• I do the same thing, and I actually hadn’t looked at my stats when I wrote the post, I had just done an unscientific shelf scan. Apparently I own way more books by males than what I’ve read this year, because I’m actually about 50/50. Many of those are memoirs and essays, which I don’t find to be “lesser” nonfiction by any means, but I would love to be more supportive of the nonfiction by women being overlooked in other areas.

  • I recently read Naked imperfection by Gillian Deacon, which I really liked. And I have had my eye on This Changes Everything by Naomi Klein.

  • My non-fiction reading is actually pretty evenly split. However, I don’t read a ton of non-fiction, and at least half of the NF books on my shelf are memoirs, most of which are written by women.

    This is a really interesting topic, though, and I can see how the genre in general would be dominated by men. Great recommendations!

    • I just checked my stats from this year (rather than just looking at my shelves) and it’s pretty evenly split but, like you said, most are memoirs. I’m definitely interested in spreading my female-penned nonfiction reading across the genre a bit if possible.

  • My reading is so overwhelmingly female, and that has translated to my non-fiction in the last couple of years, too. Very interesting post!

  • I agree with the Mary Roach suggestion. Also Sarah Vowell. There’s a significant lack of nonfiction by women in my field, I feel like… even though it’s mostly memoir, I’d like to add Stacy Horn’s Imperfect Harmony simply because there’s a hefty dose of music history in there as well. You know, it’s interesting, even authors/books I thought to mention (like Elizabeth Little’s Trip of the Tongue) seem to have a significant memoir feel to them.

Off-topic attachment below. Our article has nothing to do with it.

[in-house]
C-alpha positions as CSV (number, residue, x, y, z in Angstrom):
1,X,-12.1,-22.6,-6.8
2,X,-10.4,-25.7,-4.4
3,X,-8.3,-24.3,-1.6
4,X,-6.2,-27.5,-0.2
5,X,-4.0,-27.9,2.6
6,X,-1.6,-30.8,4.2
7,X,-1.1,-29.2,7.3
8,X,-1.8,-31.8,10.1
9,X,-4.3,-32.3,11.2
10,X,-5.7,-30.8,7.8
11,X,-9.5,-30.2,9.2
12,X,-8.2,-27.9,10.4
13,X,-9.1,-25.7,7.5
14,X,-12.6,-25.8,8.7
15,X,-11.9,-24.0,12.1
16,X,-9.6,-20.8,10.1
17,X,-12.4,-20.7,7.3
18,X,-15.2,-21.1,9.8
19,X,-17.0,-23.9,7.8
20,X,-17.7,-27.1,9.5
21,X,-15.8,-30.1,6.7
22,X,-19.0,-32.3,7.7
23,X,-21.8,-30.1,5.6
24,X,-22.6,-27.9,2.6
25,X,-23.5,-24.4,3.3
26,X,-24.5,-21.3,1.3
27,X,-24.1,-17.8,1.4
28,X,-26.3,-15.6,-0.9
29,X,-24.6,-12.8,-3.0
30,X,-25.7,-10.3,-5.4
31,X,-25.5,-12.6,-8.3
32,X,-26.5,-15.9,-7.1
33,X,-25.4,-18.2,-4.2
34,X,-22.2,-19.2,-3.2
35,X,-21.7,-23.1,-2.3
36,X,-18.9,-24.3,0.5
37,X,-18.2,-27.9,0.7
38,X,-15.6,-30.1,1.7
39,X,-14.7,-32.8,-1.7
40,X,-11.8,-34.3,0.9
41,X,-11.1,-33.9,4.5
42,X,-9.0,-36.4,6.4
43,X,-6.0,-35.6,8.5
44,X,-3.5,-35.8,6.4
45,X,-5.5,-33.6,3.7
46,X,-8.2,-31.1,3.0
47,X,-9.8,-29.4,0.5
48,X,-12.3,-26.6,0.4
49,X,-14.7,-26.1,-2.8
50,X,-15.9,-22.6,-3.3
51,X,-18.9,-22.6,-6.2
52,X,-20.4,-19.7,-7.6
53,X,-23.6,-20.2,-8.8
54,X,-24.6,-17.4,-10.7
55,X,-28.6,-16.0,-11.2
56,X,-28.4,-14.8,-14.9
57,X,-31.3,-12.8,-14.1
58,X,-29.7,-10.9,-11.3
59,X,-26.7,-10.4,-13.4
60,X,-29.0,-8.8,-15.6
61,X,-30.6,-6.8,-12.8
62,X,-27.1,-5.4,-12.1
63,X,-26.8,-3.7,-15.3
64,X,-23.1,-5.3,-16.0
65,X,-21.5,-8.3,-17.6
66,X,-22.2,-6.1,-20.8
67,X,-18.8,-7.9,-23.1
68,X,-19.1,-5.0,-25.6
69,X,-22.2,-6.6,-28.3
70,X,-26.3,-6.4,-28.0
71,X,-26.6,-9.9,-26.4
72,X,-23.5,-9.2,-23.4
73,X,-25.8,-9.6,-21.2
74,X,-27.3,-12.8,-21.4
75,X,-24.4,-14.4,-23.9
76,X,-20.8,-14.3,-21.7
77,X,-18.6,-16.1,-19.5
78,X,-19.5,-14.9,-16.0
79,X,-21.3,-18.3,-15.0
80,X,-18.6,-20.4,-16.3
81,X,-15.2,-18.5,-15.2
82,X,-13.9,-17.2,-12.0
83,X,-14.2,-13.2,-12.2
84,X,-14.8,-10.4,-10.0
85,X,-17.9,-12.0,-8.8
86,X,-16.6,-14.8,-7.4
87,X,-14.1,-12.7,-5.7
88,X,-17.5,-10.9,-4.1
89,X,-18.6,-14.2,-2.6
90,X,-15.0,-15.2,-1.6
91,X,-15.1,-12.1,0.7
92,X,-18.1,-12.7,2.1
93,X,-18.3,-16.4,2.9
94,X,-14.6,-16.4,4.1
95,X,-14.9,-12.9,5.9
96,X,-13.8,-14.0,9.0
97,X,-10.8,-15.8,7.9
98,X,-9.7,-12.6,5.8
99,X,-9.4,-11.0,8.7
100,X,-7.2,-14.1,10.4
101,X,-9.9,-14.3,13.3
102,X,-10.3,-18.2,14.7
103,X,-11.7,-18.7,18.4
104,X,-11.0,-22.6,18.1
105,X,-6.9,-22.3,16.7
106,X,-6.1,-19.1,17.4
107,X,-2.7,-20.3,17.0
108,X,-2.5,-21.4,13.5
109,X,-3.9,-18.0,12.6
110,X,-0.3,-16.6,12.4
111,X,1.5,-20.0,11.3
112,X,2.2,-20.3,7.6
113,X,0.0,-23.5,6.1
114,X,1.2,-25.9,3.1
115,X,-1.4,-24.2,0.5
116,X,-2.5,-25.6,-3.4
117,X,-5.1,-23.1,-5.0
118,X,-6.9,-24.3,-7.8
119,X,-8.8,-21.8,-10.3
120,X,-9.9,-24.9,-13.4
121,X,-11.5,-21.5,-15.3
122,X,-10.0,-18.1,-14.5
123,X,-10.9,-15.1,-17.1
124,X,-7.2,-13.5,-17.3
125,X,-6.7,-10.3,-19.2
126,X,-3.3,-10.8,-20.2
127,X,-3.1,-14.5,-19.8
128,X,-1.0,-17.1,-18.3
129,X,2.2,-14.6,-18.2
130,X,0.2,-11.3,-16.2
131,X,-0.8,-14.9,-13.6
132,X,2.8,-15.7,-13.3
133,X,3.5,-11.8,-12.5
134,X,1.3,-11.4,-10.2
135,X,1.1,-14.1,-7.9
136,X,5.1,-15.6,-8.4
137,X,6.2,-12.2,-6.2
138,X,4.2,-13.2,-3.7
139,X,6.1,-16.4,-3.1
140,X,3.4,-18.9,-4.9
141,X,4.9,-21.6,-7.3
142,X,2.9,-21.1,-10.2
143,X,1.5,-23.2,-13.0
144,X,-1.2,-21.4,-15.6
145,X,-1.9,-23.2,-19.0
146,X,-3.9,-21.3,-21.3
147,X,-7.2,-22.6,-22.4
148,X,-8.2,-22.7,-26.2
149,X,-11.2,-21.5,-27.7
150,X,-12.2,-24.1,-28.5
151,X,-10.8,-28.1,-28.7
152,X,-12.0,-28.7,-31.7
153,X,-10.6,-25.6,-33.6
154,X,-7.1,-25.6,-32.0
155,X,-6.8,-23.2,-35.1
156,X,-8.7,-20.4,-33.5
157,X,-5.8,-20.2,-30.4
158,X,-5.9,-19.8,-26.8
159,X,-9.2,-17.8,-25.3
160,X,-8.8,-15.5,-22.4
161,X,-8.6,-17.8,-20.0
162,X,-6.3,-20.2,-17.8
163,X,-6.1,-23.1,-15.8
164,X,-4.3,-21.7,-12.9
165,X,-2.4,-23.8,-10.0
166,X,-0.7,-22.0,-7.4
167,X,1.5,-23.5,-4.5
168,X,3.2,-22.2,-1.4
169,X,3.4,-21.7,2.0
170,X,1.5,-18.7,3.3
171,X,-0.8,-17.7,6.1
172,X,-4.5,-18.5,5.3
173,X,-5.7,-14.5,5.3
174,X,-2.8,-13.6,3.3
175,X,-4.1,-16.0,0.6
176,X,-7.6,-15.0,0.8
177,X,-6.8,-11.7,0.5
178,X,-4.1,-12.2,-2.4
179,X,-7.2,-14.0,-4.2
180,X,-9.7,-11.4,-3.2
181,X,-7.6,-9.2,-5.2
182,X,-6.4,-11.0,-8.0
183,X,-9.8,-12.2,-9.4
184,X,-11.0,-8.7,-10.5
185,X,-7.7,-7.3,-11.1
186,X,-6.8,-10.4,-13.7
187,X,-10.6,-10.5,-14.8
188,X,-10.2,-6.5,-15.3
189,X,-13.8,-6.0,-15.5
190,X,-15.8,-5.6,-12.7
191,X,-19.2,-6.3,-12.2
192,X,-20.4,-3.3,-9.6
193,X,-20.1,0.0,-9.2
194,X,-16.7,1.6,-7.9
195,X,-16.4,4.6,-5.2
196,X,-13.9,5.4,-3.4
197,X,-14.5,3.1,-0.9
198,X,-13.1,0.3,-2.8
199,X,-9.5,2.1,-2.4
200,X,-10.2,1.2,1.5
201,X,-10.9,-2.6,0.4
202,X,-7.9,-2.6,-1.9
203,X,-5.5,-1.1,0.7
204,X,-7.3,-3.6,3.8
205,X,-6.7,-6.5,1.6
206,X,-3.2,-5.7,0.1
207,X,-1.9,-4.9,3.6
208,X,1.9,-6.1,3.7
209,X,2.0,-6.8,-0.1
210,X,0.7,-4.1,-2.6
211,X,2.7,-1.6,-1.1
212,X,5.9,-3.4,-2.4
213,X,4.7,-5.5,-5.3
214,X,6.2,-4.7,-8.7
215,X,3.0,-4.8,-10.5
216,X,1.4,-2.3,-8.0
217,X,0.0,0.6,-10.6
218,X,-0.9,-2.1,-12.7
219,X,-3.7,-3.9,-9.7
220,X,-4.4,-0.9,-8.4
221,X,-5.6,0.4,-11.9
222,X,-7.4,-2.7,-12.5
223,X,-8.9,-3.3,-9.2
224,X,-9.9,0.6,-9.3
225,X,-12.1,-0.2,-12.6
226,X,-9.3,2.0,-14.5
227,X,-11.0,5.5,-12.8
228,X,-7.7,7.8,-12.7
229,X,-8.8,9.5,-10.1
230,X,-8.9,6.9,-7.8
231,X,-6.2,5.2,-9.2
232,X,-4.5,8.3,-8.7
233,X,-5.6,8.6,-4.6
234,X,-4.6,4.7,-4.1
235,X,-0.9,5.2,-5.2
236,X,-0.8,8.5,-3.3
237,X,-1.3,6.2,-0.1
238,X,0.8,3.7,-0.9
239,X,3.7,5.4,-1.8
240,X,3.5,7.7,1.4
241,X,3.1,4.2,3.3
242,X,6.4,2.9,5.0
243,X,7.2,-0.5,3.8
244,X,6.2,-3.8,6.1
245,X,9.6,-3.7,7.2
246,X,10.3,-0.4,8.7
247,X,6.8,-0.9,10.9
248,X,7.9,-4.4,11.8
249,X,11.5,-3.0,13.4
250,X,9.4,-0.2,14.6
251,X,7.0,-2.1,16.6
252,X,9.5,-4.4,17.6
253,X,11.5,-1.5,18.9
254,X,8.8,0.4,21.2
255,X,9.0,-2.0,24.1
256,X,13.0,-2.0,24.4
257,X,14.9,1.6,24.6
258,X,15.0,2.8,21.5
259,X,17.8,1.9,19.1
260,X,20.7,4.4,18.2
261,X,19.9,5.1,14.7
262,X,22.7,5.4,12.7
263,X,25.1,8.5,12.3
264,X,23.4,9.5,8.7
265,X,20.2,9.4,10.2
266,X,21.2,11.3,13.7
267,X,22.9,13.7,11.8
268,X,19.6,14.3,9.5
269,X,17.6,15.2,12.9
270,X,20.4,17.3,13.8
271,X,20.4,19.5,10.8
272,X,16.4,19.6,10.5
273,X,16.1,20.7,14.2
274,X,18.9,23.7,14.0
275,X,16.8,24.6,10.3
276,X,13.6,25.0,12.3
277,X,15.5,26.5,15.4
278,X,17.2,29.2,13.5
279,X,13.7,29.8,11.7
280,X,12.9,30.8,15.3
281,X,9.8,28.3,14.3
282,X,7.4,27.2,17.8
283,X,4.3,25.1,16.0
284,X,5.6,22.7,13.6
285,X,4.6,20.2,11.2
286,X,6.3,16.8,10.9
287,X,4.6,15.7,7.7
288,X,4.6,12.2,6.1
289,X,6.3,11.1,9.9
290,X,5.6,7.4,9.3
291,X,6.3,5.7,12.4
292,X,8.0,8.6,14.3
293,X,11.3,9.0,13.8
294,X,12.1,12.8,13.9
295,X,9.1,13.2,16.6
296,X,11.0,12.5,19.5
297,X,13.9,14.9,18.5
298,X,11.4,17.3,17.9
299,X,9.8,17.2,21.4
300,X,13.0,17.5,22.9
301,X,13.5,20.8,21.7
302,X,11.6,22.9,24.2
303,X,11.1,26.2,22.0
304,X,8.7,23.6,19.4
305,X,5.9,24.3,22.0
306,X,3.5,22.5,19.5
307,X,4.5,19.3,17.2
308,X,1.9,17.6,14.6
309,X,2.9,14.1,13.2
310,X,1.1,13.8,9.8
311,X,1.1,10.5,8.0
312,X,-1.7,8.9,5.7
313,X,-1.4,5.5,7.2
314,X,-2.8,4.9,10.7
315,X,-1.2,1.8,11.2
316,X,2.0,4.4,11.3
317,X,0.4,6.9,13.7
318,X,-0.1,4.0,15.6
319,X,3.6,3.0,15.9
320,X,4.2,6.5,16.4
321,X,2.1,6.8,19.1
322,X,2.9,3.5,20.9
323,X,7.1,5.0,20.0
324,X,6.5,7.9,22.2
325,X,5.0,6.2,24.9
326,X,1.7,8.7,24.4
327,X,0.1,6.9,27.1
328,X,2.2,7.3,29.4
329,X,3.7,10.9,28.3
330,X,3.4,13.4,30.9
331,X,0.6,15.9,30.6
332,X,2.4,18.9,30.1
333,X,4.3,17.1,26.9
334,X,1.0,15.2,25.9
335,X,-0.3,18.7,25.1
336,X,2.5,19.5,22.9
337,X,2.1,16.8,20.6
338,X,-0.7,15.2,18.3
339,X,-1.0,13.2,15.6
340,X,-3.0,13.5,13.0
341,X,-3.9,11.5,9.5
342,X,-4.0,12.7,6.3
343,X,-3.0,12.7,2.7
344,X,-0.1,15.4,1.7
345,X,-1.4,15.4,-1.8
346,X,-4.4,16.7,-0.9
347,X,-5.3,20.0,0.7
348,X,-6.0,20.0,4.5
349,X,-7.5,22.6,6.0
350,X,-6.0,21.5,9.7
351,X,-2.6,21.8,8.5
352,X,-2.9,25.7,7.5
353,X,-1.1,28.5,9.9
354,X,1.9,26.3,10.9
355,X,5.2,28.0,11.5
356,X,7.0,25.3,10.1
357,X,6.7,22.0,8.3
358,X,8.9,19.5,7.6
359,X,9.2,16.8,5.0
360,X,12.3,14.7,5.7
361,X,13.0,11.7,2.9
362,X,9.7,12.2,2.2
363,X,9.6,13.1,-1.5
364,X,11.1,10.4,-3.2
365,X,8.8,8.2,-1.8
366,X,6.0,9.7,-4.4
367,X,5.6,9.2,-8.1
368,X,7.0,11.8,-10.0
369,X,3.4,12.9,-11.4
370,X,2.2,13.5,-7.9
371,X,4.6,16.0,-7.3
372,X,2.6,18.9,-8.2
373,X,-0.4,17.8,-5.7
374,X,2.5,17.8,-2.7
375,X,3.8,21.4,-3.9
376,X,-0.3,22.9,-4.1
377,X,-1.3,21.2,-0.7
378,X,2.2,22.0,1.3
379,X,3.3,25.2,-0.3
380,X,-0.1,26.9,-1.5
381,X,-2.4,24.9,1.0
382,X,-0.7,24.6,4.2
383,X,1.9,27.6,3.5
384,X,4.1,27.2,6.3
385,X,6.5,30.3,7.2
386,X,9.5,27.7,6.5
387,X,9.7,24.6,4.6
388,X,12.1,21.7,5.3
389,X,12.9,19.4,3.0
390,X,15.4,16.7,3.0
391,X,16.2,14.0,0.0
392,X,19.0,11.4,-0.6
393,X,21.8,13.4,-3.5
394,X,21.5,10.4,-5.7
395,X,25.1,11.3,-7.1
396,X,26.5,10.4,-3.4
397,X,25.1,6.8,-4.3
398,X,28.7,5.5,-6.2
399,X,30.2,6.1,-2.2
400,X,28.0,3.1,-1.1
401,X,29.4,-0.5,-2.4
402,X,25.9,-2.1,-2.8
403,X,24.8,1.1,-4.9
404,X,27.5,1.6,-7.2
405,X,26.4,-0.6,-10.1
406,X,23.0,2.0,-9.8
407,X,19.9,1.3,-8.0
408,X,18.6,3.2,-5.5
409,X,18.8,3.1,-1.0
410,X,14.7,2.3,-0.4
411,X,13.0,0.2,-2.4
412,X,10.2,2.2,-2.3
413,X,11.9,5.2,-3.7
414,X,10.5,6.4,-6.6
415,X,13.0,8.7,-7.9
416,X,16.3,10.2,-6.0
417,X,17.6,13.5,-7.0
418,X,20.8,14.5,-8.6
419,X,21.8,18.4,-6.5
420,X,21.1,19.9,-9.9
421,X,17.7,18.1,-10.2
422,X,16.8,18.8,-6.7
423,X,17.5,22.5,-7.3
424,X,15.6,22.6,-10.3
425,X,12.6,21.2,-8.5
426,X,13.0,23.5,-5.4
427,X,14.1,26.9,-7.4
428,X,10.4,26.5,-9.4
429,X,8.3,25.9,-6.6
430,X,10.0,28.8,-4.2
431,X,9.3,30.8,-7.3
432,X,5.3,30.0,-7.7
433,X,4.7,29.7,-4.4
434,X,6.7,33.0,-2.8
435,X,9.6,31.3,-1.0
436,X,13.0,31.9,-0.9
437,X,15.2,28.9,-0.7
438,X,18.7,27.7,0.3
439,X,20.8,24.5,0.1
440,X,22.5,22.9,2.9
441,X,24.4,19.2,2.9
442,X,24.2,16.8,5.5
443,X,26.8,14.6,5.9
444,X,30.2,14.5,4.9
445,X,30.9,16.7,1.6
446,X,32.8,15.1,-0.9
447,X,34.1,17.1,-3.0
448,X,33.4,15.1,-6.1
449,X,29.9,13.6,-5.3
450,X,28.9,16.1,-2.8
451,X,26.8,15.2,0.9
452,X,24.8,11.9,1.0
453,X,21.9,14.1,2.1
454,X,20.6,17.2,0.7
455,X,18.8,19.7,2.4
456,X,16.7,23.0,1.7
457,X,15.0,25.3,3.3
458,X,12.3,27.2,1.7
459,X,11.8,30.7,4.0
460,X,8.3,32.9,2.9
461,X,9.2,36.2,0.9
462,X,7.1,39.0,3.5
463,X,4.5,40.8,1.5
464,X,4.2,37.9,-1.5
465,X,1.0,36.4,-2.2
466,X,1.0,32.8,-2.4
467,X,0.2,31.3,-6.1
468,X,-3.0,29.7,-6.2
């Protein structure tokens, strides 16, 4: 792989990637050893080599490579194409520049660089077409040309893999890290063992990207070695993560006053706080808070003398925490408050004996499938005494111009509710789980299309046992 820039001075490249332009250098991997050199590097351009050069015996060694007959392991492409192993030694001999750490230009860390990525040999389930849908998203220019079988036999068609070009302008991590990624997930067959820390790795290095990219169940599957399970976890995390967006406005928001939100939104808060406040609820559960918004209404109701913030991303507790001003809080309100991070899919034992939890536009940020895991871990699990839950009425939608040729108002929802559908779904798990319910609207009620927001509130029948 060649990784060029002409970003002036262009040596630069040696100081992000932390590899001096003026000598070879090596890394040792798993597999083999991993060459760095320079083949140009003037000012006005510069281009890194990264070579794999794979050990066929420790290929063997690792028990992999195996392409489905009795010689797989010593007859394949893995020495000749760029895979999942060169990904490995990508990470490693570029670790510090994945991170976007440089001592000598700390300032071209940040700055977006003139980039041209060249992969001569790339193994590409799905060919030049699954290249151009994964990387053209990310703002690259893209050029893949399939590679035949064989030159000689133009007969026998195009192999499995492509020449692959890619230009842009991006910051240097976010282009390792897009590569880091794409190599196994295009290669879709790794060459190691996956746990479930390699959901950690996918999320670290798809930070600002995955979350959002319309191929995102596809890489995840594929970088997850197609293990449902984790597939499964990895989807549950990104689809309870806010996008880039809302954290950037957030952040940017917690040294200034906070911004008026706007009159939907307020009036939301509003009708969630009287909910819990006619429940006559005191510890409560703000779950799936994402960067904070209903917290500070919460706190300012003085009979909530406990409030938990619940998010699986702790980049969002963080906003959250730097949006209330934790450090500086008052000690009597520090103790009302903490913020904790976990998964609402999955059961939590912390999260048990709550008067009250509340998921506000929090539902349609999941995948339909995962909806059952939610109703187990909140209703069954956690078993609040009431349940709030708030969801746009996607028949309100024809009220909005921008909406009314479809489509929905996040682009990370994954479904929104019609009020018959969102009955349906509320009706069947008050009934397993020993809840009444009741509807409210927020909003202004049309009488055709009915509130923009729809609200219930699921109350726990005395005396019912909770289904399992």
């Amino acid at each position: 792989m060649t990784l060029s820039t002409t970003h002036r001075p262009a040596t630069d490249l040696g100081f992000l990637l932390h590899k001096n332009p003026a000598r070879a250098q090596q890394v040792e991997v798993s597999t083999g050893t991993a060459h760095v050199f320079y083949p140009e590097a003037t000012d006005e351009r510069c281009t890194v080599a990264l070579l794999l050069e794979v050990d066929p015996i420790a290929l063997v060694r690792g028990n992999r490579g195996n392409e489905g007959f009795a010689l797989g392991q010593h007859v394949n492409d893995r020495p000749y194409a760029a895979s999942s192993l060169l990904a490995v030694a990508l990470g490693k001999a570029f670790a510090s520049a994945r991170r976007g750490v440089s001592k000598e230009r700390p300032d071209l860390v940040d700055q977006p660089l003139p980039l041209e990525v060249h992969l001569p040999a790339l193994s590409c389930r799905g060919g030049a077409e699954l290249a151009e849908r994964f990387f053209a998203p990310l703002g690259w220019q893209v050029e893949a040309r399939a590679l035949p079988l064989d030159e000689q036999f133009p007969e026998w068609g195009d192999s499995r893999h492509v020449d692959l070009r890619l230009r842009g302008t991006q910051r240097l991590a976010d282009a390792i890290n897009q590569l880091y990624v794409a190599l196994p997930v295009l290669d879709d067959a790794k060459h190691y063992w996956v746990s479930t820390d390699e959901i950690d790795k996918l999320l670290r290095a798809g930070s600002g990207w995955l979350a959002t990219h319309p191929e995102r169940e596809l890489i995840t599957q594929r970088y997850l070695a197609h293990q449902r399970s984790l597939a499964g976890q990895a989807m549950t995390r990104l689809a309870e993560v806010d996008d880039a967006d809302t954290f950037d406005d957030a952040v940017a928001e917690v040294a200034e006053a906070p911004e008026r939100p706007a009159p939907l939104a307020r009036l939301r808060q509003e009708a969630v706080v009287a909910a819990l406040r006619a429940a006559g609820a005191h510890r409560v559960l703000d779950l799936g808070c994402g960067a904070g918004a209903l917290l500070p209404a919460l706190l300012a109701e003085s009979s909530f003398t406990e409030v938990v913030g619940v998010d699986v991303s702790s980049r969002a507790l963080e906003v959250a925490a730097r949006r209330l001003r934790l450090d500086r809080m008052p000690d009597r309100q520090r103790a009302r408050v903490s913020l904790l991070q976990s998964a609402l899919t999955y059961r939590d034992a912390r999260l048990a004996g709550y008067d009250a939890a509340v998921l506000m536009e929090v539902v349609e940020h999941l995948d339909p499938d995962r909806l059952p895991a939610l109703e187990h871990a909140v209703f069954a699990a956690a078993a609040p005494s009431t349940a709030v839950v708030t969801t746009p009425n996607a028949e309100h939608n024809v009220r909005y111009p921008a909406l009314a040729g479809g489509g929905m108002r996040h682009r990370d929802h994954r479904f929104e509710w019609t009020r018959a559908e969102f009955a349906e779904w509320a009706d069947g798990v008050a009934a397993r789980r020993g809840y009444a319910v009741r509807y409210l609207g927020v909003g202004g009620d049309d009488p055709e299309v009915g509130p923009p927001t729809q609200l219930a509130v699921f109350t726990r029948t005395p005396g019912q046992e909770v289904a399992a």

• I think I’ve read two of Mary Roach’s books, but I’d definitely like to read more (especially Gulp) and I have serious plans to pick up my Sarah Vowell books soon :)

  • Lindsey Stefan

    I’m one of those people, so I had to go back and check my non-fiction reading. While I don’t read as much nonfiction as I might like, 7 out of my past 8 nonfiction books were written by women.

    That being said, when I think of nonfiction (aside from memoir and parenting books), it seems that a lot of it is ruled by men.

    • That’s a pretty great ratio! My female nonfiction is mostly memoir, too, and I’d really like to expand that a bit.

  • I must admit to not having given it much thought but quick scan shows 50/50. The last three books I’ve read were all by woman and all about women so on a bit of a roll.

  • I think my reading in most if not all genres is gender-skewed heavily female. It totally doesn’t happen on purpose! But it does make me feel like I am an exceptionally virtuous reader. :p

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  • Savvy WorkingGal

    My reading is heavily skewed towards female authors, but I make a point to read women authors. I started this a few years ago when I participated in the women unbound challenge, plus I write for a women audience – so almost always read books for women written by women.

  • Hmmm. It’s been a while since I’ve read non-fiction (BAD TRISH) but thinking back I guess the nonfiction I tend to read by women are more memoir driven? Others that come to mind are Jeannette Walls, Laura Hillenbrand, Rebecca Skloot, Cheryl Strayed, Joan Didion, Mary Roach…but glancing over at my non-fiction shelf, most of the authors are male.

  • Beth

    I rarely read nonfiction. To challenge myself, I’m doing nonfiction November as well. The books I chose are (unintentionally) all by female authors! Not That Kind Of Girl by Lena Dunham, Brain on Fire by Susannah Cahalan, and My Salinger Year by Joanna Rakoff. I think as a woman, I am personally just naturally drawn to female authors, or books with female protagonists. (Maybe?) But also, when it comes to non fiction, if it’s not a memoir or some kind of narrative, I just can’t hack it. So, that might also be a factor!